God knows I’m aware of that, Mark. But I like to save money wherever I can, so I can give back at least 50 per cent of my salary. Public radio has done so much good for so many people. A friend of mine with a serious Hello Kitty addiction problem listened to “On The Couch” (Saturday mornings at 2 a.m.) and was entirely cured, praise goddess. So I like to give back, and I hope our listeners will too at 1-800-GO-KURK. Give more than you can.
Nancy, I bring toilet paper from home, just to help out. We’re so poor around here, we’re lucky to get our $50 salary subsidy from Danielson Industries, putting the “you” in “unit” since 1954. And thanks too for this lovely croissant, from the guy who’s been stalking me for 18 months.
Volunteers are standing by, but let’s go to Sunny Flowers for a traffic report at 10 minutes before the hour.
Nancy, shit is out of control here.
Thanks, Sunny. We haven’t mentioned our premium gift at the $360 level. It’s a four-DVD set of the popular British comedy “Put ‘Er In There, Guv.” This hilarious romp that riveted a generation of viewers in the 1980s is now available to you at home, with special commentary from Jimmy “Bunny” Speaker, who played the rascally Squirt in this comedy about tenant farmers in 1930s Yorkshire, with English language subtitles.
And, Nancy, at the $680 level, we have an autographed copy of “Secrets of Greenwashing: Cashing in on the Clean Water Fad.” This book, which retails for $3000 (it’s printed in solid gold letters), is made entirely from vegetable-like products, guaranteed gluten free, non-GMO and organic, from PlanetLove Books. Become a billionaire and support your local public radio station.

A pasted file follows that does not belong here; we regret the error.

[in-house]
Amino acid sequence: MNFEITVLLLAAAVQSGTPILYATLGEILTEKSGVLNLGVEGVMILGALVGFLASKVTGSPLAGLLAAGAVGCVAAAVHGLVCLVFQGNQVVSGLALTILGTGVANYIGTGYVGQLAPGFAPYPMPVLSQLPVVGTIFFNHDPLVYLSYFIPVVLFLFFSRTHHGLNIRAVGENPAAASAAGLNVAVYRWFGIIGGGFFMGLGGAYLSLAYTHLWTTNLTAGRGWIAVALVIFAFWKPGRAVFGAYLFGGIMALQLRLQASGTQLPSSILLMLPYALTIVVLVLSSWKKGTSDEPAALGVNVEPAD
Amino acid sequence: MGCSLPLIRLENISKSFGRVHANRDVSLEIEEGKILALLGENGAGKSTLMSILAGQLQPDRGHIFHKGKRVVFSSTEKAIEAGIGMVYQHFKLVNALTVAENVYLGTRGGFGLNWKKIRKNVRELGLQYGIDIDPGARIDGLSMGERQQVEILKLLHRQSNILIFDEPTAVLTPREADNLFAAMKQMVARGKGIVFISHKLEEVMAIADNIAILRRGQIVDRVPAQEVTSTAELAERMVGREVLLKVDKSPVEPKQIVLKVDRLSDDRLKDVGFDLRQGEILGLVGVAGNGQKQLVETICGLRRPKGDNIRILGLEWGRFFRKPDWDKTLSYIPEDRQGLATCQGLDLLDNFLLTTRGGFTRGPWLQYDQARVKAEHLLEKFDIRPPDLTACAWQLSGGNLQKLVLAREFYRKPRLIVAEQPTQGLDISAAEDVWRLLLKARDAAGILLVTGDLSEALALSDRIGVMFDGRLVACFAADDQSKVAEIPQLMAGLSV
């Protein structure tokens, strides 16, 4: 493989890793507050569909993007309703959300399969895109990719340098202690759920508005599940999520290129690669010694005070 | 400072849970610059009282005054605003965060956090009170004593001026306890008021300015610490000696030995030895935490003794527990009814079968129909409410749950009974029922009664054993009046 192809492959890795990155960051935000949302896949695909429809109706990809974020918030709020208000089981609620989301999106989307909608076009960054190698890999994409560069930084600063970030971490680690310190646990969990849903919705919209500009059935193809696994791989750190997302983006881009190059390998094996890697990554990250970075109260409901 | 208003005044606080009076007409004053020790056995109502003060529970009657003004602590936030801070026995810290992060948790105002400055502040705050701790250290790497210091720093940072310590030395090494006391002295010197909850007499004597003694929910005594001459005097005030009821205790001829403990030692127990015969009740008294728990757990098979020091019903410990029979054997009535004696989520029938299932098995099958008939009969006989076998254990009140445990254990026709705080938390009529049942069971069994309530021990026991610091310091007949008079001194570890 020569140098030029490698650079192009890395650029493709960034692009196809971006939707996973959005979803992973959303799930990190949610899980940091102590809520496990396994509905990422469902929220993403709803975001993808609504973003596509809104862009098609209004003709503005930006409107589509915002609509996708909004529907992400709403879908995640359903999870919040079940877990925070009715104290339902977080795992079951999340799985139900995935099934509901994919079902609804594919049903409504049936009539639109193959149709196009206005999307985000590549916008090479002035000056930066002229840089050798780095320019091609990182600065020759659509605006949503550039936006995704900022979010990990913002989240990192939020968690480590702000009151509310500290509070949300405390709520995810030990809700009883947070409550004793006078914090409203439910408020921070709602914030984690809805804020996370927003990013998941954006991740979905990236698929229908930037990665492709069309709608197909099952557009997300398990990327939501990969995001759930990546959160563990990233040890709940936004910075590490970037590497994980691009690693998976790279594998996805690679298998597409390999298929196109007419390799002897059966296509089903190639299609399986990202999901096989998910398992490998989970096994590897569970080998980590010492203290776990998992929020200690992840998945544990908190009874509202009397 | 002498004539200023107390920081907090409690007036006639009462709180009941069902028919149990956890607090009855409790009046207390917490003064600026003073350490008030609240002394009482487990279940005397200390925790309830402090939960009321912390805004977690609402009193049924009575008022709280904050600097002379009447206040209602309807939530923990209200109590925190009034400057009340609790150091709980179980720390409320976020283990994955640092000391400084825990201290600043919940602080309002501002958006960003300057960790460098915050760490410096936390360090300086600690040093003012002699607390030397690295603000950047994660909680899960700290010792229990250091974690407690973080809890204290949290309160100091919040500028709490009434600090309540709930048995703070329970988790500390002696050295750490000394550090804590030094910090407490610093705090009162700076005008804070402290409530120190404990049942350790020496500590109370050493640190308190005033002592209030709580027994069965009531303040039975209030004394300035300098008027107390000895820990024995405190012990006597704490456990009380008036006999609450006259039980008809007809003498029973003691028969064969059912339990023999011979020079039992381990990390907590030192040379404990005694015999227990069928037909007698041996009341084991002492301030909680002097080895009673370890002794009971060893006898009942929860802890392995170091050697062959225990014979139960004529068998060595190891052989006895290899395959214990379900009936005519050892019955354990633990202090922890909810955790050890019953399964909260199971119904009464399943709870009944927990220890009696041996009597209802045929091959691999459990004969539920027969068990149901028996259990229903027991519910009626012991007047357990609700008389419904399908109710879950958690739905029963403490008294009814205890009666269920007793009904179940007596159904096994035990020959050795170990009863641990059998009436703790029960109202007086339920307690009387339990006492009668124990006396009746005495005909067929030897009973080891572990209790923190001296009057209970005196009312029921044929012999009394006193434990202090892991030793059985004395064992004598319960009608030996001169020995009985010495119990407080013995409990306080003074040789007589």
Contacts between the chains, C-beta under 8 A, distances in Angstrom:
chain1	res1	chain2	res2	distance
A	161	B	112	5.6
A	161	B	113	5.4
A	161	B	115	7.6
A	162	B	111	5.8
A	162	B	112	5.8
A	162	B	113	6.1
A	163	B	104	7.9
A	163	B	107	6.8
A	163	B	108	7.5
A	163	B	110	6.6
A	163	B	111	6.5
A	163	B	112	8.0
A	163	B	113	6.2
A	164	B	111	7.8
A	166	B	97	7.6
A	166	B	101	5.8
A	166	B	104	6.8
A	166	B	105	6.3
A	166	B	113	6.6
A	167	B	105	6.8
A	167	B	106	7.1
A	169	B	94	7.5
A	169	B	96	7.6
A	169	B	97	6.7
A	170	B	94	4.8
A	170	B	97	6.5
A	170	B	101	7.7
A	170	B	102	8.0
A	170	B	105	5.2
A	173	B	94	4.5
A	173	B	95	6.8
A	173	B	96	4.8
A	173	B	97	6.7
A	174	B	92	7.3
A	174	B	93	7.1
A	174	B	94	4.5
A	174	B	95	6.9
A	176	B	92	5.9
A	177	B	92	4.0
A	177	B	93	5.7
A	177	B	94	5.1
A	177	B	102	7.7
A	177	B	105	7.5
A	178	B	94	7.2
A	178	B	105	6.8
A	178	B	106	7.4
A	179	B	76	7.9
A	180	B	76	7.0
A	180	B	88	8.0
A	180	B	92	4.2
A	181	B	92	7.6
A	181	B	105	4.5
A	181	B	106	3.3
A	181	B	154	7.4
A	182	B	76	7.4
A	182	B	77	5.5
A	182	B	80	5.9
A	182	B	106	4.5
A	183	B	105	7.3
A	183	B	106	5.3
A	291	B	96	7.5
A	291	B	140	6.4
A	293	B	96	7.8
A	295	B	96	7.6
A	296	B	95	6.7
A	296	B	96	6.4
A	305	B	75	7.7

Only two more minutes until “Soundstreams” returns, including a report on the Nova Scotia artisan who creates saxophones out of driftwood and gull guano, plus all the day’s news. We have a goal this hour of $1000, and so far we’re just a wee bit short. The last three phone calls have been from a home security company, a drapery cleaning firm, and a man named Harry wanting a volunteer to join him in Jane Austen cosplay. So that makes us $1000 short, and we’re in danger of losing our matched grant from White & Putz, a legal entity specializing in barratry and misprision.
Remember: Without you, we would be as nothing. We would be eyeless slugs creeping along the floor of the sea. Only you can save us from a life of misery and abandonment. So please call 1-800-GO-KURK and help us help you. “Soundstreams” is presented by a generous grant from Badboyz, providing clothes for the active intellectual, and from Gasper, the app that lets you connect with other smokers in your area.
The time is 9:00. The time is brought to you by Clocks Unlimited. Did you know the correct time can change the world?
On another note entirely: Jon Carroll Prose and associated entities is going to New York for 10 days, so next week will be barren at this fine blog. You can go back and catch up on posts you missed, or you could turn off the computer and revel in the beauty of the world. Entirely up to you.